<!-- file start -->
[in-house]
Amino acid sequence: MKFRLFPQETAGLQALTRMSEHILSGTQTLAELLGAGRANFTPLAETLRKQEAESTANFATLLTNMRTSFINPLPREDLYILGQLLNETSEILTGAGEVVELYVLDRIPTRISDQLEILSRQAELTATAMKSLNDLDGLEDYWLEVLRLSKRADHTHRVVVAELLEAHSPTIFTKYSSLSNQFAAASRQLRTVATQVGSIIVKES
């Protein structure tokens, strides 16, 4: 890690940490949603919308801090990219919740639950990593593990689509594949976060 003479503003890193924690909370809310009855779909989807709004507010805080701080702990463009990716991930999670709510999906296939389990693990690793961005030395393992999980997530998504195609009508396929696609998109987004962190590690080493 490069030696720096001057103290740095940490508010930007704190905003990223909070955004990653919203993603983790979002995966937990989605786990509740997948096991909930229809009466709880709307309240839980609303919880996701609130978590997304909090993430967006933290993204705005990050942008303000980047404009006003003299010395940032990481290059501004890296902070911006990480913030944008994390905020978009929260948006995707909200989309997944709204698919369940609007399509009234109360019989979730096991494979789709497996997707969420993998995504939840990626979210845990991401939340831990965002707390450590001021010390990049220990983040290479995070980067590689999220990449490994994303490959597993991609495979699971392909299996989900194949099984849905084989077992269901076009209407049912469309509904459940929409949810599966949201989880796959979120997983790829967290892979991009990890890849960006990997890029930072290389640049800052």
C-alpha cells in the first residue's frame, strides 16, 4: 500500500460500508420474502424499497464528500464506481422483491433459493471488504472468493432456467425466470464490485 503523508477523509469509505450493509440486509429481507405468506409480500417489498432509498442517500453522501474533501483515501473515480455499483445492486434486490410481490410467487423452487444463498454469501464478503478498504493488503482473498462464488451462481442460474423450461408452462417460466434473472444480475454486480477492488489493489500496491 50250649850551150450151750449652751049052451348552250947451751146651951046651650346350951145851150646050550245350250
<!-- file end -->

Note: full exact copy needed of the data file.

[in-house]
Amino acid sequence: MKFRLFPQETAGLQALTRMSEHILSGTQTLAELLGAGRANFTPLAETLRKQEAESTANFATLLTNMRTSFINPLPREDLYILGQLLNETSEILTGAGEVVELYVLDRIPTRISDQLEILSRQAELTATAMKSLNDLDGLEDYWLEVLRLSKRADHTHRVVVAELLEAHSPTIFTKYSSLSNQFAAASRQLRTVATQVGSIIVKES
């Protein structure tokens, strides 16, 4: 890690940490949603919308801090990219919740639950990593593990689509594949976060 003479503003890193924690909370809310009855779909989807709004507010805080701080702990463009990716991930999670709510999906296939389990693990690793961005030395393992999980997530998504195609009508396929696609998109987004962190590690080493 490069030696720096001057103290740095940490508010930007704190905003990223909070955004990653919203993603983790979002995966937990989605786990509740997948096991909930229809009466709880709307309240839980609303919880996701609130978590997304909090993430967006933290993204705005990050942008303000980047404009006003003299010395940032990481290059501004890296902070911006990480913030944008994390905020978009929260948006995707909200989309997944709204698919369940609007399509009234109360019989979730096991494979789709497996997707969420993998995504939840990626979210845990991401939340831990965002707390450590001021010390990049220990983040290479995070980067590689999220990449490994994303490959597993991609495979699971392909299996989900194949099984849905084989077992269901076009209407049912469309509904459940929409949810599966949201989880796959979120997983790829967290892979991009990890890849960006990997890029930072290389640049800052």
C-alpha cells in the first residue's frame, strides 16, 4: 500500500460500508420474502424499497464528500464506481422483491433459493471488504472468493432456467425466470464490485 503523508477523509469509505450493509440486509429481507405468506409480500417489498432509498442517500453522501474533501483515501473515480455499483445492486434486490410481490410467487423452487444463498454469501464478503478498504493488503482473498462464488451462481442460474423450461408452462417460466434473472444480475454486480477492488489493489500496491 50250649850551150450151750449652751049052451348552250947451751146651951046651650346350951145851150646050550245350250